The wires go most of the way into the central part. In hindsight I probably should have painted the reinforcing piece with CA before skinning it. I think the card itself probably has a bit of flex in it - it wouldn't take much over that short distance to make a much bigger difference over the length of the blades. I think the only difference a coat or two of lacquer will make is to add more weight to the blades - I've already coated all the relevant control parts with CA, which improved the amount of "droop" in the blades. I'm reasonably happy with the result :) .

 

If I were to build another helicopter I'd design my own system for attaching the blades. Nothing drastic, maybe just replace the card control reinforcing part with some brass tube silver-soldered together, which would then be covered with the kit skins.

 

I'm currently giving the model a coat of Model Master Semi-Gloss clear, pics of the completed model will be posted shortly.

 

Danny

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Rotors do sage when they aren't spinning.  Compared to the weight they haul, they're actually pretty light all things considered.  When they're spinning, they go nice and straight and can actually bend a bit upwards. 

 

There's this video showing how not to do aerial refueling:

 

 

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That probe sticking out front does several functions. It is part of the pitot static system for airspeed. The fins are for angle of attack (AOA) and I suspect sideslip for the helo. Looking at Soviet/Russian jets, they all appear to have similar probes to the one on the Hind. A simple yet reliable system.

 

We had a small cone shaped protrusion on the left side of the Phantom's nose, which was the AOA probe. The AOA gave us an audio signal as we approached stall condition. If the audio didn't get our attention, the frontseater got a foot massage as additional reinforcement. The right rudder pedal shook to get his attention.

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1 hour ago, Canute said:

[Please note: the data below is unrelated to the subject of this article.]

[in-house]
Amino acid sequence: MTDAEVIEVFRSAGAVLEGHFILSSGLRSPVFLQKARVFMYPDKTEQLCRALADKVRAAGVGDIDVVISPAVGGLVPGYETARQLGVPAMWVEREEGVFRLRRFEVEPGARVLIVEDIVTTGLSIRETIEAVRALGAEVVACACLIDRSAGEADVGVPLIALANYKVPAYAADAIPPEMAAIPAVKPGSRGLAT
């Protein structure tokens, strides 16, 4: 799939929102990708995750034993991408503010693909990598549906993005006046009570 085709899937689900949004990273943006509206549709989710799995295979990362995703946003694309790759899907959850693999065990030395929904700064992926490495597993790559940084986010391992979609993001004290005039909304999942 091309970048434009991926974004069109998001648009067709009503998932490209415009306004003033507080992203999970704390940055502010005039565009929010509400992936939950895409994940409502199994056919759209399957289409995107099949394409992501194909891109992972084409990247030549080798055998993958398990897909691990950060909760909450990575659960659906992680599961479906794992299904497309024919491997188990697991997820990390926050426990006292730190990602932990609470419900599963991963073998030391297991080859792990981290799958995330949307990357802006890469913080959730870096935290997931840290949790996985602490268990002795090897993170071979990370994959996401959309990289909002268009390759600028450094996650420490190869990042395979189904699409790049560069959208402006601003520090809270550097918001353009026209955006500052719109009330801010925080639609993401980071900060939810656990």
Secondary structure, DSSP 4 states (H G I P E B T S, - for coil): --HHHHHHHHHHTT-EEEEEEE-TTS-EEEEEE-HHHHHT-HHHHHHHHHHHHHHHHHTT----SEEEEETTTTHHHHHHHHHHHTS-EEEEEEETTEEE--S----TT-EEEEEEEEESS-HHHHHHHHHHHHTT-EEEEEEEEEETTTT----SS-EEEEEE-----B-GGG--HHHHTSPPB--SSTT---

That probe sticking out front does several functions. It is part of the pitot static system for airspeed. The fins are for angle of attack (AOA) and I suspect sideslip for the helo. Looking at Soviet/Russian jets, they all appear to have similar probes to the one on the Hind. A simple yet reliable system.

 

We had a small cone shaped protrusion on the left side of the Phantom's nose, which was the AOA probe. The AOA gave us an audio signal as we approached stall condition. If the audio didn't get our attention, the frontseater got a foot massage as additional reinforcement. The right rudder pedal shook to get his attention.

Thanks for this information, inquiring mind has been satisfied

 

 

... for now...

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even on plastic kits I've built in the past,  blade sag has always been a problem.   the long blade seems to amplify the weight.   I'd go back to my model weeks later,  to find that they have sagged to the shelf!  I have my fingers crossed that you have a good remedy for this Danny :)   this is one fabulous model you've built........I'm in awe of how it's coming out........you've mastered card with ease  ;)   here's a good question for you all :

 

  we all know that the pilot tube is an integral part of the craft.........much like the MAP sensor in an automobile.   is the refueling tube an integral part of the craft.......where is it stored when not in use, ........or...........is it fitted when the mission at hand is determined...........the duration of the mission,  and will it need to be refueled in mid flight?  {just play'in the devil's advocate here  ;) } 

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Denis, most modern fixed wing a/c have retractable refueling equipment. USAF favors doors to receptacles in the body, most other airforces (including naval forces) favor a probe on the receiver and a drogue (basket) on the tanker. Same for helos. I think the USAF version stems from the 50s and Gen Curtis LeMay. Control and use of tanker assets.

 

Blades better droop, means they are flexible. It's like wings flexing; they better or the wings break off.